The Walmart Museum
The Walmart Museum in Bentonville, Arkansas tells the early history of the global business and its founder, Sam Walton. Owned and operated by Walmart, the museum is housed in the original Walton’s 5&10, the store that began the Walton family’s retail empire. It contains multiple exhibits, a vintage toys souvenir shop, and an ice cream café. The museum has had over two million visitors since it first opened in 1990.
Walmart began at this Walton's 5&10 variety store that Sam Walton opened in 1950.
Sam Walton (1918-1992) went from being the owner of a small chain of stores to the largest retail company in the world. Image obtained from Fortune magazine.
One of the museum exhibits is Sam Walton's office, recreated to resemble the way it was the day he left for the last time. Image obtained from hobbiesonabudget.com.
The Walton's 5&10 storefront sells a variety of classic toys and candy. Image obtained from TripAdvisor.
Backstory and Context
Company founder Sam Walton was born in 1918 in Kingfisher, Oklahoma. After serving in the military during World War II and marrying Helen Robson, he endeavored to make a career in the retail industry. In 1950 the Waltons moved to Bentonville, Arkansas where Sam opened a Ben Franklin franchise store that he named Walton’s 5&10. It proved successful and over the next decade he opened 14 stores. In 1962 Walton cut ties with Ben Franklin and established his own company. His first store under the name Walmart opened that same year in Rogers, Arkansas. The company grew steadily, spreading nationwide by the 1970s. Walton opened the first Sam’s Club in 1983 and the first Walmart Supercenter in 1988. By the 1990s, Walmart had become the nation’s top retailer, and had expanded internationally.
Sam Walton based his business model on purchasing goods in bulk quantities in order to sell them at low prices; he also focused on developing stores in small, rural communities, a market that remained untapped by other retailers. The growth of Walmart made Walton a multibillionaire and a household name. He became famous for his frugal lifestyle despite his wealth; he continued to get $5 haircuts, ate inexpensive meals from his local Walmart, and drove an old Ford pickup truck. In 1992, Sam Walton was awarded the Presidential Medal of Freedom by President George H. W. Bush; he passed away from cancer later that year. Today the Waltons are the richest family in the United States, collectively owning 50% of Walmart stock and over $100 billion.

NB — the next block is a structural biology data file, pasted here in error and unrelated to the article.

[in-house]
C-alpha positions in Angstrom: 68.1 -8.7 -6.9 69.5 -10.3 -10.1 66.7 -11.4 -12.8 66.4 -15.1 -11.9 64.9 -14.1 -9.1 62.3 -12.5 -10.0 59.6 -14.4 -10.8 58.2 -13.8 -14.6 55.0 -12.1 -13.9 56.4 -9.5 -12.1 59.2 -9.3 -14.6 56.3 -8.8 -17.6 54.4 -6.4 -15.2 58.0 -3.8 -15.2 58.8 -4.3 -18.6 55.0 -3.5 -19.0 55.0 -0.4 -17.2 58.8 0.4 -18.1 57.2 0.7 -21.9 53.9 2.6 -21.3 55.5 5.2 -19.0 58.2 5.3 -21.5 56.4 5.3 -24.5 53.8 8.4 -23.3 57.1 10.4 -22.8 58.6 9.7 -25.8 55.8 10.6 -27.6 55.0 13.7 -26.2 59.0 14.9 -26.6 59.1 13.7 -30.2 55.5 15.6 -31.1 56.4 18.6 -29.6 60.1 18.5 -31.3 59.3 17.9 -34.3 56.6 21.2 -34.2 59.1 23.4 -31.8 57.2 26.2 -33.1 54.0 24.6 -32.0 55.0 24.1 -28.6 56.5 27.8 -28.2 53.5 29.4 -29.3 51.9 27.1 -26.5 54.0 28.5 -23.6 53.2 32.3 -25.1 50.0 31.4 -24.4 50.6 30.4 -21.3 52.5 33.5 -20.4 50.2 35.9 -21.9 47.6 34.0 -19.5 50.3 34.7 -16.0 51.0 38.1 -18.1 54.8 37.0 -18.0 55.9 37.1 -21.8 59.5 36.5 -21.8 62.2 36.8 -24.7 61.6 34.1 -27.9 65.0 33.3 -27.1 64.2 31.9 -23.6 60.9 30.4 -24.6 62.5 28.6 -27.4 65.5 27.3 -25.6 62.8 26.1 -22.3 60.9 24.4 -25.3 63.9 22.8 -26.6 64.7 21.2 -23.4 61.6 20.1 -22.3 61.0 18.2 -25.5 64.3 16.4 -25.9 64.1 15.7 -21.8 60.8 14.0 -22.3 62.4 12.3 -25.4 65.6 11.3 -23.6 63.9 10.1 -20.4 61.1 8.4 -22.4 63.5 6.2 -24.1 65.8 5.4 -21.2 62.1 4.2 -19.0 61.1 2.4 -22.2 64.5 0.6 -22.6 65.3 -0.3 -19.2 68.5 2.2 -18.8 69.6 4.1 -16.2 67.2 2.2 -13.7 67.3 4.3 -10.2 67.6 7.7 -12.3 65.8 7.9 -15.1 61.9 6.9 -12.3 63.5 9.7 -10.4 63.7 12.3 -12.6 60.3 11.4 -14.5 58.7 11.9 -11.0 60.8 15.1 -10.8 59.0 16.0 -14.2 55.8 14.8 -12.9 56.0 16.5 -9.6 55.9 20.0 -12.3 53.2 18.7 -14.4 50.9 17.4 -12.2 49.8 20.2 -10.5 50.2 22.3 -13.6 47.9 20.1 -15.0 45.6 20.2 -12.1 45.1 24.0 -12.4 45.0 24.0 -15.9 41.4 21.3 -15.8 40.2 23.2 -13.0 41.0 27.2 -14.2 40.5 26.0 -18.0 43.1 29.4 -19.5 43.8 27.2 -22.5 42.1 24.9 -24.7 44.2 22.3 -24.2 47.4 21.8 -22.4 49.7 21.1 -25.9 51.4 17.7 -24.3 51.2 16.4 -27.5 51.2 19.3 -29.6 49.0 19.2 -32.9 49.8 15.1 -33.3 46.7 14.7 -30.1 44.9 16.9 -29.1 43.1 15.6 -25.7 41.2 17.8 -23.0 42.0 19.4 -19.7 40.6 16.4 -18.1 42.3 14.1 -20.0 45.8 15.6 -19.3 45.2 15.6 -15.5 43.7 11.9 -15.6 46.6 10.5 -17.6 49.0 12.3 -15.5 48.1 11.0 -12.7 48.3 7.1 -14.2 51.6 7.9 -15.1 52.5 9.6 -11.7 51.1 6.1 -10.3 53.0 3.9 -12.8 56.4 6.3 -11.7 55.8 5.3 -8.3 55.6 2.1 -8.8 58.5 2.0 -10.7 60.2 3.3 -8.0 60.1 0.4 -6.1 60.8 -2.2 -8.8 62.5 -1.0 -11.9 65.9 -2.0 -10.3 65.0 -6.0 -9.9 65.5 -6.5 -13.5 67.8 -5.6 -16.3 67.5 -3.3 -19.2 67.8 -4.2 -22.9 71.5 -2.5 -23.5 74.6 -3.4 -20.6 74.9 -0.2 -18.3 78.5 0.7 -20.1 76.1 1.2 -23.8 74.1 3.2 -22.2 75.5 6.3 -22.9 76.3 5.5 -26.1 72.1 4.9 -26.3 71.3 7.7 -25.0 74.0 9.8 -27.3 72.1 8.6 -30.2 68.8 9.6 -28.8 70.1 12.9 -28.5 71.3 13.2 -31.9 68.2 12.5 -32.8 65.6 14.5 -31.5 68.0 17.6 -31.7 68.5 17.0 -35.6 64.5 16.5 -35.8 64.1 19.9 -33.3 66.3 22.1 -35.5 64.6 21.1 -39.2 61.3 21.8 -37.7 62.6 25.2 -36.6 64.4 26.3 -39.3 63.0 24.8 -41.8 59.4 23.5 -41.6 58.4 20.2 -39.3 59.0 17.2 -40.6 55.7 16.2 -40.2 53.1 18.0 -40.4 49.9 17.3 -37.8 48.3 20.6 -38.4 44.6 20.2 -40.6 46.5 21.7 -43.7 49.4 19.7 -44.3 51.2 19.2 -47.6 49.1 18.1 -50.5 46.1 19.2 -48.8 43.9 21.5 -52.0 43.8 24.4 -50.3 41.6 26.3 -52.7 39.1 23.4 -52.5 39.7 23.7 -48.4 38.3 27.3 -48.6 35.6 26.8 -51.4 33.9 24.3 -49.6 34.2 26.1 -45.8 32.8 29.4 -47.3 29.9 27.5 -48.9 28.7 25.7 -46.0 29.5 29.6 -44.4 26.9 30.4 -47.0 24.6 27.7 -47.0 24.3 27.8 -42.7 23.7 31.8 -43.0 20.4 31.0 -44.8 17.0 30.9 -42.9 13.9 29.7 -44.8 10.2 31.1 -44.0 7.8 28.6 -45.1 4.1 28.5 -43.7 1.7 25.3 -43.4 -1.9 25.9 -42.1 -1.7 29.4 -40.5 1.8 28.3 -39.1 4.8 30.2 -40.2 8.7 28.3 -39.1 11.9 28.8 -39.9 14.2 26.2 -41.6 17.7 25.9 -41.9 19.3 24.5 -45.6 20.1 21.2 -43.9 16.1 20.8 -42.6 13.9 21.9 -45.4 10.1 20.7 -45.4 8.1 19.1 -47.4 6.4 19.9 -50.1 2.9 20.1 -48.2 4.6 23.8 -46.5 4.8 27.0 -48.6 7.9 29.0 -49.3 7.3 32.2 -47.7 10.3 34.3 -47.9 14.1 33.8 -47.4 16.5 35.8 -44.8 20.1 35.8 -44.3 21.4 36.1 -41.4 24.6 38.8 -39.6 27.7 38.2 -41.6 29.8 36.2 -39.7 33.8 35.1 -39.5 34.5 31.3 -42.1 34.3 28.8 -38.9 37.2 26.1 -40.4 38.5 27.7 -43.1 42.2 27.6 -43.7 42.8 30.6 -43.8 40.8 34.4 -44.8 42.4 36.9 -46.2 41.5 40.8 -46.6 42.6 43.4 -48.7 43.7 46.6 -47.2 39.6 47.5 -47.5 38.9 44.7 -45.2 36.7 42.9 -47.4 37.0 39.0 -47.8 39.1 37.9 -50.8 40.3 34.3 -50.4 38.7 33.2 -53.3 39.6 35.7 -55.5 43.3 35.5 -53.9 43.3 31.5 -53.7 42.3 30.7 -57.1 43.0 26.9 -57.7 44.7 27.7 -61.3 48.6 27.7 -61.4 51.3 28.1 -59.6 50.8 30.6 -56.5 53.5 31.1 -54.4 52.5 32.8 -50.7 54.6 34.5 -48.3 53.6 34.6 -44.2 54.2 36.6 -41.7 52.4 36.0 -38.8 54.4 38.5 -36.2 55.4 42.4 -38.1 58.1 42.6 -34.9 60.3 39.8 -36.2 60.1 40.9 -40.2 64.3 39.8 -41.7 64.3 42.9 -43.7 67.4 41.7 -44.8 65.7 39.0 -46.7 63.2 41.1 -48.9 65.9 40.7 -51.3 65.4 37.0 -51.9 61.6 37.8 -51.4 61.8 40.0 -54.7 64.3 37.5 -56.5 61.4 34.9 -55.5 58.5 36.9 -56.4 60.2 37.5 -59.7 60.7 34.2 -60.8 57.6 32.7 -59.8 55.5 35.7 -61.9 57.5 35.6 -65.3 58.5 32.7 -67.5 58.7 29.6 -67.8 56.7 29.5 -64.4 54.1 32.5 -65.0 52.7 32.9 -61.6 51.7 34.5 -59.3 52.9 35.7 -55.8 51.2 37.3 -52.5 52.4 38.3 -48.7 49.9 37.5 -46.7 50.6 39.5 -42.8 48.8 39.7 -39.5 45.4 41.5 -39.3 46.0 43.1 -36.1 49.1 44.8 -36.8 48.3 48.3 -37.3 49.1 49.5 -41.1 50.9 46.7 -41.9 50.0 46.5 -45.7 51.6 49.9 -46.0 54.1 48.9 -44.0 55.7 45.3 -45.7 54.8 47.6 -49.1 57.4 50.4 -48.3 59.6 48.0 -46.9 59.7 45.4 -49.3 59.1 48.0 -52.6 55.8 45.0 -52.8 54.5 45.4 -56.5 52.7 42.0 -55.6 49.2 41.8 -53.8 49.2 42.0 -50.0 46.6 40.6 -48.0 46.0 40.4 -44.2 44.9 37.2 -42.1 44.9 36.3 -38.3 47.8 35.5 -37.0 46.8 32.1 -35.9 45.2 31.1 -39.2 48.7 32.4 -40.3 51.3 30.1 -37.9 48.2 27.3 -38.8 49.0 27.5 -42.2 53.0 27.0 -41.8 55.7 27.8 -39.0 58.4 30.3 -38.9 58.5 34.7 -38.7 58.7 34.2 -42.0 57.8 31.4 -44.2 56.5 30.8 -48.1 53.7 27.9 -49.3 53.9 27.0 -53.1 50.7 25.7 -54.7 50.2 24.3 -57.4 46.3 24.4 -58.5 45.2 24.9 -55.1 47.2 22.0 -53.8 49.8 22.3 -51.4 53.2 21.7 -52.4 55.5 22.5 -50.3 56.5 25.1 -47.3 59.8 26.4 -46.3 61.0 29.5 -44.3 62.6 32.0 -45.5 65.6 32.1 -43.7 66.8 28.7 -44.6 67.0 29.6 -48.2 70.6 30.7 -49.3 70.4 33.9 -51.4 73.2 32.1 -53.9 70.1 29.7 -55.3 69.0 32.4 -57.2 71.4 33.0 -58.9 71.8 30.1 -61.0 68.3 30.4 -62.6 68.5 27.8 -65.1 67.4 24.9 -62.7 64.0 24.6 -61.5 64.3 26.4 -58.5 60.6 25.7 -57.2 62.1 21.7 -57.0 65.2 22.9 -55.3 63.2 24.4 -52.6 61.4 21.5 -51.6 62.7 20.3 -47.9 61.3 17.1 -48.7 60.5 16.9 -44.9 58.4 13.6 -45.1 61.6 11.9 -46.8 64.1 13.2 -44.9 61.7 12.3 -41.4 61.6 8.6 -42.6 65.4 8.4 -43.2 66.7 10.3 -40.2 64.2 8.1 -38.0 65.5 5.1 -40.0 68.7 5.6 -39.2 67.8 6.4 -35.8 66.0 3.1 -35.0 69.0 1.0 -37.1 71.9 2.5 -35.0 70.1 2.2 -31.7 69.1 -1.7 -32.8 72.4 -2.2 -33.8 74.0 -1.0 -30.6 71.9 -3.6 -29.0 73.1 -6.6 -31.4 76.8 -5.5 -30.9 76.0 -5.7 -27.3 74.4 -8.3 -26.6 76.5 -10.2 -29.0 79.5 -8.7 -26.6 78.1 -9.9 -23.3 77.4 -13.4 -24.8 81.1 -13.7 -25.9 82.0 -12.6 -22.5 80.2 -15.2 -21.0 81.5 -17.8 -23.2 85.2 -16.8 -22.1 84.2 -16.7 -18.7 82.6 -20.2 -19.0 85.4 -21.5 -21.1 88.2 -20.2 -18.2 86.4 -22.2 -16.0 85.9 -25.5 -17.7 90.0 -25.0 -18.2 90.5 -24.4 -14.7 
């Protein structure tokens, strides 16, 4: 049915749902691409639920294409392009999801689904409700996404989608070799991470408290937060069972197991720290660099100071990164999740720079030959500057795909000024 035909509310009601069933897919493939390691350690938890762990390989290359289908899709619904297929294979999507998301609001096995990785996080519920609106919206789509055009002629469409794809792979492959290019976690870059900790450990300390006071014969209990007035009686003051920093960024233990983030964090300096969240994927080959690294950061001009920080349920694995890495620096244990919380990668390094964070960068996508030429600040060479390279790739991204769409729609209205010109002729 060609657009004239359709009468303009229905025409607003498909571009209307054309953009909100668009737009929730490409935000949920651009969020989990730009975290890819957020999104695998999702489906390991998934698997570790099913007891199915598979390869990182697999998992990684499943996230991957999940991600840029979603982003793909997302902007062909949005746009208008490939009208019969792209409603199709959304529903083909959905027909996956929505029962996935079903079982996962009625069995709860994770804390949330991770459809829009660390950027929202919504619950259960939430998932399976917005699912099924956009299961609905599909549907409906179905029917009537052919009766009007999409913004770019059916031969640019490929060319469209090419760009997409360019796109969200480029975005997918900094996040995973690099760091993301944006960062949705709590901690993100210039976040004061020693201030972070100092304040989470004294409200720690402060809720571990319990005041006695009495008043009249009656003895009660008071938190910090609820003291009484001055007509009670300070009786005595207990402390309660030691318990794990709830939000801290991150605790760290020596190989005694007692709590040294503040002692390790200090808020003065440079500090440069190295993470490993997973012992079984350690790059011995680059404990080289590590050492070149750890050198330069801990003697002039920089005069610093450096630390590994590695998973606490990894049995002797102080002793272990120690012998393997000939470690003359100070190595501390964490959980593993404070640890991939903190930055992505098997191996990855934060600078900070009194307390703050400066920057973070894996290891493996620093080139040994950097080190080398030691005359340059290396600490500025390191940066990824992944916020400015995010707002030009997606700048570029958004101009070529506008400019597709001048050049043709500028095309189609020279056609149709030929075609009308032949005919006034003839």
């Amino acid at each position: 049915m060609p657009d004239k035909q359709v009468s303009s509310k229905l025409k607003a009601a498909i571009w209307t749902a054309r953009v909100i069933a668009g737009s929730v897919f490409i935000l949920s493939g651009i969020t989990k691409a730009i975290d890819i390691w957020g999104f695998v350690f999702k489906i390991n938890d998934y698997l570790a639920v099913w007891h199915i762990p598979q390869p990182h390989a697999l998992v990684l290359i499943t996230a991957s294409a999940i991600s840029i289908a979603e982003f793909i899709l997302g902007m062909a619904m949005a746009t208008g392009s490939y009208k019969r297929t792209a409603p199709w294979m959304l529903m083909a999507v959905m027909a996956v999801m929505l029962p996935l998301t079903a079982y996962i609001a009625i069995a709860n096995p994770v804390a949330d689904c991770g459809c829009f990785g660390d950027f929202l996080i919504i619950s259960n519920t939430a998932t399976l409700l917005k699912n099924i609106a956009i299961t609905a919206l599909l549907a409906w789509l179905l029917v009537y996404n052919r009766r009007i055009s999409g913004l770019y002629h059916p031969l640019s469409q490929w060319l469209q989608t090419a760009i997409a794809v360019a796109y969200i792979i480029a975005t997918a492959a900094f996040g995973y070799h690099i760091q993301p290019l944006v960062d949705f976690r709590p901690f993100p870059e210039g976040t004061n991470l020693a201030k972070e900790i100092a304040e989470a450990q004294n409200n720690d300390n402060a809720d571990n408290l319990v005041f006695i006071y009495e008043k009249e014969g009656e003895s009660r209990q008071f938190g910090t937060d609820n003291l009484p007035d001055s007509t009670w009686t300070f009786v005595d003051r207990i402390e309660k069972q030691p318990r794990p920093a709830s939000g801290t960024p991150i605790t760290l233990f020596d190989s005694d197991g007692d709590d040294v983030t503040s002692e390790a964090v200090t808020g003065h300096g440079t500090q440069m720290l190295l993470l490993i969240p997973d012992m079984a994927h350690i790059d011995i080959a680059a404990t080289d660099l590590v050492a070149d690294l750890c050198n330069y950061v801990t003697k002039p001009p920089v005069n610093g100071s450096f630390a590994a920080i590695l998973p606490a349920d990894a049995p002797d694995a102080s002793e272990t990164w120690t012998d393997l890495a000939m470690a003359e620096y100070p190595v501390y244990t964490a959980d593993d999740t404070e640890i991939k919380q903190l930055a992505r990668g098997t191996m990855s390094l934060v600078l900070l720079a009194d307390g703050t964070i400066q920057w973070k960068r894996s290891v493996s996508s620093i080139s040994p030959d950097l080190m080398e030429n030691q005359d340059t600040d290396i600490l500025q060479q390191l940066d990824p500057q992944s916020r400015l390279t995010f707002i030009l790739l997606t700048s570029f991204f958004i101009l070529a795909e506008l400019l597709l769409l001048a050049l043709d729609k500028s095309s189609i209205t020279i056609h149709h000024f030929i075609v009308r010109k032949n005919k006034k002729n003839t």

In 1990 Walmart opened a museum inside the original Walton’s 5&10 in Bentonville, still home to the company headquarters. Originally it was named the Walmart Visitor Center, but later changed to the Walmart Museum. In 2011 the museum completed a two-year renovation, expanding to include the adjacent historic Terry Block building. The museum is comprised of three sections. There is the Walton’s 5&10 storefront, which includes the original floor and ceiling tiles. It sells a variety of vintage toys, candy, and souvenirs. The museum portion contains several galleries exploring the life of Sam Walton and the origins of Walmart. This includes a collection of Walmart pins; Helen Walton’s wedding dress; Sam Walton’s Medal of Freedom; his 1979 Ford F-150 pickup truck (a replica sits outside the museum); and his entire office, preserved to resemble the way it was when he left it for the last time. At the end of the museum is the Spark Café, which offers various drinks and ice cream flavors.
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Image 1: https://fortunedotcom.files.wordpress.com/2013/05/130502152943-aamk001392.jpg
Image 2: http://hobbiesonabudget.com/wp-content/uploads/2015/10/IMG_8421_tn.jpg
Image 3: https://media-cdn.tripadvisor.com/media/photo-s/06/57/23/b3/the-walmart-museum.jpg